In the 1990s those who had access to the web normally connected to sites using the Hypertext Transfer Protocol, HTTP. That takes us to URLs starting with
http:// and is normally performed through port 80. Everything is conducted in full view of any eavesdropper, who would easily know exactly which site we connect to, and full contents of all exchanges. When there were a few thousand users who were mostly known to one another, and no one was worried about online security or privacy, that seemed fine. It would also be good to use if you wanted to connect to your bank’s website to check on their current interest rates, but you really wouldn’t want to use it to access your bank account online.
Then in 1994, Netscape’s Navigator browser introduced the Secure Sockets Layer (SSL) protocol, which was intended to bring security. Secure connections are made to URLs starting with
https:// through port 443 by default, for their encrypted exchanges. Early versions proved flawed and quickly evolved into what’s now known as Transport Layer Security (TLS), although some persist in still referring to it as SSL, which has long since gone.
On its own, TLS should provide reliable protection by encrypting the contents of all exchanges between your Mac and the server. It does so using the server’s security certificate, which is used to generate a short-term session key for encryption. When everything is set up correctly, this provides good assurance that an eavesdropper shouldn’t have access to any of the contents of the messages sent by either end of the connection.
TLS should be completely safe for you to use to transfer money between bank accounts online without any risk of a third-party getting details of those accounts. However, it makes no attempt to prevent them from knowing of that connection. If you wanted to take money out of a secret bank account in Switzerland, for example, using TLS doesn’t stop anyone from discovering exactly when you connected to that bank’s online services.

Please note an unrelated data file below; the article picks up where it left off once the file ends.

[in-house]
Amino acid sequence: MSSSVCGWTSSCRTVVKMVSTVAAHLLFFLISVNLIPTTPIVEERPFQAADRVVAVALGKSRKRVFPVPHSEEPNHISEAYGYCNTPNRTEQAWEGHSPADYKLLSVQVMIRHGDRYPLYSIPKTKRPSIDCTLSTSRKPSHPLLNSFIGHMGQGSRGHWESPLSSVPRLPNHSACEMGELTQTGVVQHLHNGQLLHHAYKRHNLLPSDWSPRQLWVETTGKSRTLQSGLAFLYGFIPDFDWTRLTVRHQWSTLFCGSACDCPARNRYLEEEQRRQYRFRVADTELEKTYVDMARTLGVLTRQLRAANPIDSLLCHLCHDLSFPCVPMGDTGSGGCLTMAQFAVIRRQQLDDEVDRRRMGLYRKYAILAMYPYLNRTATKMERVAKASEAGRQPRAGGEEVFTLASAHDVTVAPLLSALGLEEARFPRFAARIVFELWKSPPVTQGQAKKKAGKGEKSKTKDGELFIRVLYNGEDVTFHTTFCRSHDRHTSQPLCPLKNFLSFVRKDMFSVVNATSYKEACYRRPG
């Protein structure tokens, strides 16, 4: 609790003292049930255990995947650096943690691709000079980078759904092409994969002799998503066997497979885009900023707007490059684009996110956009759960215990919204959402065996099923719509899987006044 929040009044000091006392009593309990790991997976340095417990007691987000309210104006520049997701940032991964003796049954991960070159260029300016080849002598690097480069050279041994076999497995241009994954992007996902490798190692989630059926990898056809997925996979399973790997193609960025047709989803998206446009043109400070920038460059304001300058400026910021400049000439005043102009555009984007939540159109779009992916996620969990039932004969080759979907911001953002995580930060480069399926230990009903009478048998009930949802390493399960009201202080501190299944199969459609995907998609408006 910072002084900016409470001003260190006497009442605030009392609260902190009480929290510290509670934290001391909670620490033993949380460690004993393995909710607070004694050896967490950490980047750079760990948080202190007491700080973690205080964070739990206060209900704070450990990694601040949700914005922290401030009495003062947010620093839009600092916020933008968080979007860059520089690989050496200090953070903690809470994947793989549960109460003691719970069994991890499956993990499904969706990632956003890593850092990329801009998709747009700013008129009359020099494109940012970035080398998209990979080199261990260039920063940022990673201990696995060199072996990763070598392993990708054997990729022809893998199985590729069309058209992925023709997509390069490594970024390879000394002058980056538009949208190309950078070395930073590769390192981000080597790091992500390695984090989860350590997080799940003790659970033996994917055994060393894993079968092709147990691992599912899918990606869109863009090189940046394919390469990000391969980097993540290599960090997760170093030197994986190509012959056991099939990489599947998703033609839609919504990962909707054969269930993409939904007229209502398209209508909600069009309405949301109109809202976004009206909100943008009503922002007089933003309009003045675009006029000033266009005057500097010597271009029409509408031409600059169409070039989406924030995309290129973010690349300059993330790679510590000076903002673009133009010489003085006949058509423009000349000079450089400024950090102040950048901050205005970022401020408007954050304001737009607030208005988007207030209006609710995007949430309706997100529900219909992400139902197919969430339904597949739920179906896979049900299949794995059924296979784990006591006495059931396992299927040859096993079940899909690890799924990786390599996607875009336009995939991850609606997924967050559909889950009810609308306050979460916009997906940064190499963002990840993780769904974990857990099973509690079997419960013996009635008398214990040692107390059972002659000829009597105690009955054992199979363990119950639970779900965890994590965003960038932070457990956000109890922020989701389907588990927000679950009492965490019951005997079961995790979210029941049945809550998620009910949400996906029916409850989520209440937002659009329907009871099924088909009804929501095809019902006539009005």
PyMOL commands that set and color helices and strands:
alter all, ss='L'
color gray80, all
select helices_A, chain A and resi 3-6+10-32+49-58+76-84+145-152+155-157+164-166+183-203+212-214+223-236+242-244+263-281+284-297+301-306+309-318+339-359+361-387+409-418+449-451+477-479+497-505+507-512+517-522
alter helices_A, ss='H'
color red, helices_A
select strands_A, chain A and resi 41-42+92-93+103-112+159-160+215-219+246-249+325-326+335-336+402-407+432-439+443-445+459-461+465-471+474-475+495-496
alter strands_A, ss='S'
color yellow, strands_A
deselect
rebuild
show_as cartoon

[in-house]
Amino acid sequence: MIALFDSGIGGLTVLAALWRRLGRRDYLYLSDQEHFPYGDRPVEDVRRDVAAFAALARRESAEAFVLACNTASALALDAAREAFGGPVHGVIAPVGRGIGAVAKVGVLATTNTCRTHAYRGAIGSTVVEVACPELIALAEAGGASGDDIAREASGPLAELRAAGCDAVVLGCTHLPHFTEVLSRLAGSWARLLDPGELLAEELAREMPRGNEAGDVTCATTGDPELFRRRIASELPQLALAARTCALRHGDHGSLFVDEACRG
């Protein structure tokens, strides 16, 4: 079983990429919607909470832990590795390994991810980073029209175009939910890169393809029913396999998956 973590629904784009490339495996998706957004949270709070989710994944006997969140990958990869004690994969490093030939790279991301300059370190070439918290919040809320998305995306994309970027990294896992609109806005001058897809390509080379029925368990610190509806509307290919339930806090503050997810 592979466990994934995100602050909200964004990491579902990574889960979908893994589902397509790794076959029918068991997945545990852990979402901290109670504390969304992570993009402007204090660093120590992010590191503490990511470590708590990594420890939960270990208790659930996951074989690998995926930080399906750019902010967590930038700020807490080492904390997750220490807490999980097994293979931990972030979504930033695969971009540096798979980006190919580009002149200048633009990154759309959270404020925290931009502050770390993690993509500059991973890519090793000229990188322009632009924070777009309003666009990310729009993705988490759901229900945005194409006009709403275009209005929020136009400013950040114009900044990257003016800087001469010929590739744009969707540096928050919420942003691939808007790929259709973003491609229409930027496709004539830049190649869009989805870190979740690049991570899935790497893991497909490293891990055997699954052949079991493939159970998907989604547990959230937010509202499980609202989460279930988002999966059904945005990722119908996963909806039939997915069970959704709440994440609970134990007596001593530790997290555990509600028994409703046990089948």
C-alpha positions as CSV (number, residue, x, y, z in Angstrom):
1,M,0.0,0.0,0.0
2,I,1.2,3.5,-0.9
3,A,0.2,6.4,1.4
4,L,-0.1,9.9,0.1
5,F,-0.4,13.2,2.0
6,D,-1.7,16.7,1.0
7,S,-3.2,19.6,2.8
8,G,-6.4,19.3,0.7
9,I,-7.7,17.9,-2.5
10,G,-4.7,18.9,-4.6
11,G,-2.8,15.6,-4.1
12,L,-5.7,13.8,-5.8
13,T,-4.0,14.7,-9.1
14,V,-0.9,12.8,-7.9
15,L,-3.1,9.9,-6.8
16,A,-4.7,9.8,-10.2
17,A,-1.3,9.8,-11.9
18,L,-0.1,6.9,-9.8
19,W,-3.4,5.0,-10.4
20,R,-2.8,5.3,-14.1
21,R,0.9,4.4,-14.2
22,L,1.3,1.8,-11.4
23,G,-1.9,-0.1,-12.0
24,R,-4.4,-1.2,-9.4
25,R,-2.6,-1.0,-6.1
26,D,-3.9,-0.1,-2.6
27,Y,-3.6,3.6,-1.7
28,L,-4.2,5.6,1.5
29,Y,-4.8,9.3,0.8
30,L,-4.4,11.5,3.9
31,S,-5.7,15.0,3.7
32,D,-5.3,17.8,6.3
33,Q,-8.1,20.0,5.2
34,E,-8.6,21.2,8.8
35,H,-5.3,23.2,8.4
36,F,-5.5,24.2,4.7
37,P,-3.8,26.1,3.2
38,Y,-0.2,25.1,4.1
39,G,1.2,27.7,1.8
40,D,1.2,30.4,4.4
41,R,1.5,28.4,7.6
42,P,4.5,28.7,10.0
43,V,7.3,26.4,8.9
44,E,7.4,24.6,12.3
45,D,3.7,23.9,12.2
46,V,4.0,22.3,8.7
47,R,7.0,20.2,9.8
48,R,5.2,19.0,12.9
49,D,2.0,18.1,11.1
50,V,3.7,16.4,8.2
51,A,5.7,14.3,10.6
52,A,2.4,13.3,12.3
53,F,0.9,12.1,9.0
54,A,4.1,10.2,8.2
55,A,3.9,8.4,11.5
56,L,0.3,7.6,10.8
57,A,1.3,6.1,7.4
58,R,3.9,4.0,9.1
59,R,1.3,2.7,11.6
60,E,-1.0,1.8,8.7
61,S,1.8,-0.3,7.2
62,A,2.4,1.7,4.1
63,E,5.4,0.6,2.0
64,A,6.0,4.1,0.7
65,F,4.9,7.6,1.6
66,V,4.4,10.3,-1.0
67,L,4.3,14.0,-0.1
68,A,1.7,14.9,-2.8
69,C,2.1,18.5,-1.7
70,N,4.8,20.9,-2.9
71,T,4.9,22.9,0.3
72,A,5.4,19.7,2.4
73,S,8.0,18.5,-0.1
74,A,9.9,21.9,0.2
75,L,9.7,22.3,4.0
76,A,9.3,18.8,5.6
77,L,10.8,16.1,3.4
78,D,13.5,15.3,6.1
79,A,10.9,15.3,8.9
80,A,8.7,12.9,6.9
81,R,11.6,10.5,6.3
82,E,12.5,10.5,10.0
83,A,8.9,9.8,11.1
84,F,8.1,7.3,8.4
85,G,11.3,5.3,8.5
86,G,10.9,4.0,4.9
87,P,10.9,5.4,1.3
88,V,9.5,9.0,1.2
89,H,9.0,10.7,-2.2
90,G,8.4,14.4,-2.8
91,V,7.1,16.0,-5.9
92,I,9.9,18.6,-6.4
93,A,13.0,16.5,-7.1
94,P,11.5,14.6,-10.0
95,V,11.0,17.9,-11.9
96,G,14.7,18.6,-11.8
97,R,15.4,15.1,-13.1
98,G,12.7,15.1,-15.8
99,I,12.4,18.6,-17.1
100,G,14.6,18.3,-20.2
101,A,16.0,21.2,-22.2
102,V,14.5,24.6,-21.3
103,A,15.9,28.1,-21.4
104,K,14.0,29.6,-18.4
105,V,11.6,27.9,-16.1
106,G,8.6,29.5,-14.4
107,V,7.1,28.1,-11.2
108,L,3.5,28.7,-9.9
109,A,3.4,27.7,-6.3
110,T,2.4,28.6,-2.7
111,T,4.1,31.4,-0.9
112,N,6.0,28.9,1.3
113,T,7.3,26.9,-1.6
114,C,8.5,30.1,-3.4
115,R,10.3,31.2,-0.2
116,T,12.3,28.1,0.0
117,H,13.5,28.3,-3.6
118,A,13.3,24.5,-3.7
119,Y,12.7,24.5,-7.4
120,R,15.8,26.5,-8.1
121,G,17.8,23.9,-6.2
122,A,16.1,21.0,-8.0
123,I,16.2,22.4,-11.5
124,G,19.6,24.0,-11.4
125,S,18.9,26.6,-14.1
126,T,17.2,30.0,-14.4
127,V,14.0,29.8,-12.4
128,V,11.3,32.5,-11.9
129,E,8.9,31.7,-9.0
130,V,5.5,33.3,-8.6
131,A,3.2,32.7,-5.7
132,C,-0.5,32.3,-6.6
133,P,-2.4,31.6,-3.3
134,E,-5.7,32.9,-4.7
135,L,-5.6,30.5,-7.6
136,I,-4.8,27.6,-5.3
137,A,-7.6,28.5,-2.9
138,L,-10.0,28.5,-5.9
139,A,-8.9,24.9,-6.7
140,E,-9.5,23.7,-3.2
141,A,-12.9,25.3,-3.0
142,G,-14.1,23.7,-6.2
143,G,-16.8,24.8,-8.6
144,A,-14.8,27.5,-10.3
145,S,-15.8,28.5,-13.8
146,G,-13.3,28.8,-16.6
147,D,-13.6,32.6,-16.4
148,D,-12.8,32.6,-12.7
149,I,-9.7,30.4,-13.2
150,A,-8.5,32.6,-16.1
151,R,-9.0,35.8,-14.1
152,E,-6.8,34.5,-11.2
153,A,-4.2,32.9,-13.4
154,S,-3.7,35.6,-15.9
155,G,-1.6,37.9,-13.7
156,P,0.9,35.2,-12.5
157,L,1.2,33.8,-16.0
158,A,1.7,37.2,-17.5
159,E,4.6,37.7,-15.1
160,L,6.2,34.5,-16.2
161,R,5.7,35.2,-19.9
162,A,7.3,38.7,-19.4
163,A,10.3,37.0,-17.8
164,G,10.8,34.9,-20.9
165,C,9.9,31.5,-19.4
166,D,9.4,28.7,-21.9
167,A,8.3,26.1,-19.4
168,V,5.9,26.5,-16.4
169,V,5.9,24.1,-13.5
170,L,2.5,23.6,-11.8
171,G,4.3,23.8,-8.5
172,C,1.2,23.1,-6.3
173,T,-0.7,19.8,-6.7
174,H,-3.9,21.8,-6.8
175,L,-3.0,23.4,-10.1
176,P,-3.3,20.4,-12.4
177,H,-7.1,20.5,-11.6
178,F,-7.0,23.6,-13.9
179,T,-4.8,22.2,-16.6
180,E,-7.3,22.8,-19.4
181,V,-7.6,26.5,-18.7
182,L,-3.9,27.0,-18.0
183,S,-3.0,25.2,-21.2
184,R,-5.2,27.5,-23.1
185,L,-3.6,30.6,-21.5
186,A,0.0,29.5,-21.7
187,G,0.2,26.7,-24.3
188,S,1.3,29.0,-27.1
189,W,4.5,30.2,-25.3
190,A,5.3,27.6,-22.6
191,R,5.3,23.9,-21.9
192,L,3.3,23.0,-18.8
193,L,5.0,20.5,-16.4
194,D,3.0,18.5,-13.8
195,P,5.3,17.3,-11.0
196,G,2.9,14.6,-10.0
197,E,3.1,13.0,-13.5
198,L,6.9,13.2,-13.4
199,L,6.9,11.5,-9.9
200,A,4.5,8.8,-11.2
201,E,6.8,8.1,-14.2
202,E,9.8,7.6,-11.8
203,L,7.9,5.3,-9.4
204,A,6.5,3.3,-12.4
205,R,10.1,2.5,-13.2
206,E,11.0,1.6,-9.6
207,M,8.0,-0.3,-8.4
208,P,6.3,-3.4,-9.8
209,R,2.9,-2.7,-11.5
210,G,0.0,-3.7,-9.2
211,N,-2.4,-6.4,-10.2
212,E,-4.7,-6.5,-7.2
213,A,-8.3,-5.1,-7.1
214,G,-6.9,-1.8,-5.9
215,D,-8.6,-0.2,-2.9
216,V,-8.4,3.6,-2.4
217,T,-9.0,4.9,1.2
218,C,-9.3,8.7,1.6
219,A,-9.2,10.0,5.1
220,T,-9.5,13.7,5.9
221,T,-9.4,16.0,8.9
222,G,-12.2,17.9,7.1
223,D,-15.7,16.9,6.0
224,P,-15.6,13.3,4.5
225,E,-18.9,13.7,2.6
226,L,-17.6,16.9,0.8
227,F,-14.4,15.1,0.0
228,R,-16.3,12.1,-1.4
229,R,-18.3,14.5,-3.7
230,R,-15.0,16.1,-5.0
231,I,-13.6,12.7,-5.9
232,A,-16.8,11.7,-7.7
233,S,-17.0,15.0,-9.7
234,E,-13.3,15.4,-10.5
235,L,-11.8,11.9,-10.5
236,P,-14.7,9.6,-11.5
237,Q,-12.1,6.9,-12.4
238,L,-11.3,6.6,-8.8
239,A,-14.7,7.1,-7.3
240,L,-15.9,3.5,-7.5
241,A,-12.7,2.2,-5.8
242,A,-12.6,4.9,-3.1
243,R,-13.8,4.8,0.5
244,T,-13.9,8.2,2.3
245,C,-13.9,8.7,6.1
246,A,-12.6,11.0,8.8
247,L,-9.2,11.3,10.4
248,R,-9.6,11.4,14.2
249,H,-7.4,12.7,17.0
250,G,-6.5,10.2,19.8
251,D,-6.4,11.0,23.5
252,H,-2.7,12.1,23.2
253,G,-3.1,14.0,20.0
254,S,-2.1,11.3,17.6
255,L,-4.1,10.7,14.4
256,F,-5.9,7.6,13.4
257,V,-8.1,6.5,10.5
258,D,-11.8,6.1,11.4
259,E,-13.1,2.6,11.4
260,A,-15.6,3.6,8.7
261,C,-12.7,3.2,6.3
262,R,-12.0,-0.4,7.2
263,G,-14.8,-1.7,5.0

Various schemes have been used to prevent others from learning of your full online and browsing activities, the most widely used being a Virtual Private Network (VPN). What this effectively does is extend your local network to a remote server, which makes onward connections for you. An eavesdropper then only sees your Mac connecting to the VPN server, and that server making a huge number of onward connections on behalf of all its clients. VPN is more generic, and is often used to give those working from home or remote locations direct access to a corporate network. Provided that all connections are encrypted, it should prove a robust way of making secure and untraceable connections.
Using a VPN to protect the privacy of your connections is dependent on the security and privacy of the VPN service provider, though. They could keep detailed logs of all the connections you make over their service, and provide those to someone who you don’t want to know about accessing your secret bank account. Your online activities could also still be tracked using cookies, or by device fingerprinting.
With macOS Monterey and iOS/iPadOS 15, Apple introduced a different approach which it calls Private Relay. This isn’t intended to compete directly with VPN services, but it’s primarily aimed at limiting the precision of location information which websites can obtain from your connections. In the course of doing that, it makes your IP address more private, and it becomes much harder to track.
This is performed using two relay servers, the first of which only knows your IP address but not that of the URL you’re connecting to. The second server, operated separately from Apple, doesn’t know your IP address but does know the URL you’re connecting to. The destination server then knows you only through a proxy IP address, which can either be allocated within your current country and time zone, or a wider region.
Private Relay makes an eavesdropper’s task a great deal more difficult. They can readily see your Mac’s connections to the relay service, but shouldn’t be able to trace them beyond there. Apple’s servers providing the first relay don’t know destination URLs, and those providing the second relay only know your proxy IP address, which could come from an area containing millions of IP addresses. For the moment, though, we don’t know how robust this proves in real life use.
VPN and Private Relay have come a long way from original HTTP in protecting both the contents of online exchanges and your identity and online activity. But neither is perfect, and all rely on precise implementation of complicated protocols and settings. In the end, there’s also a great deal still left to trust.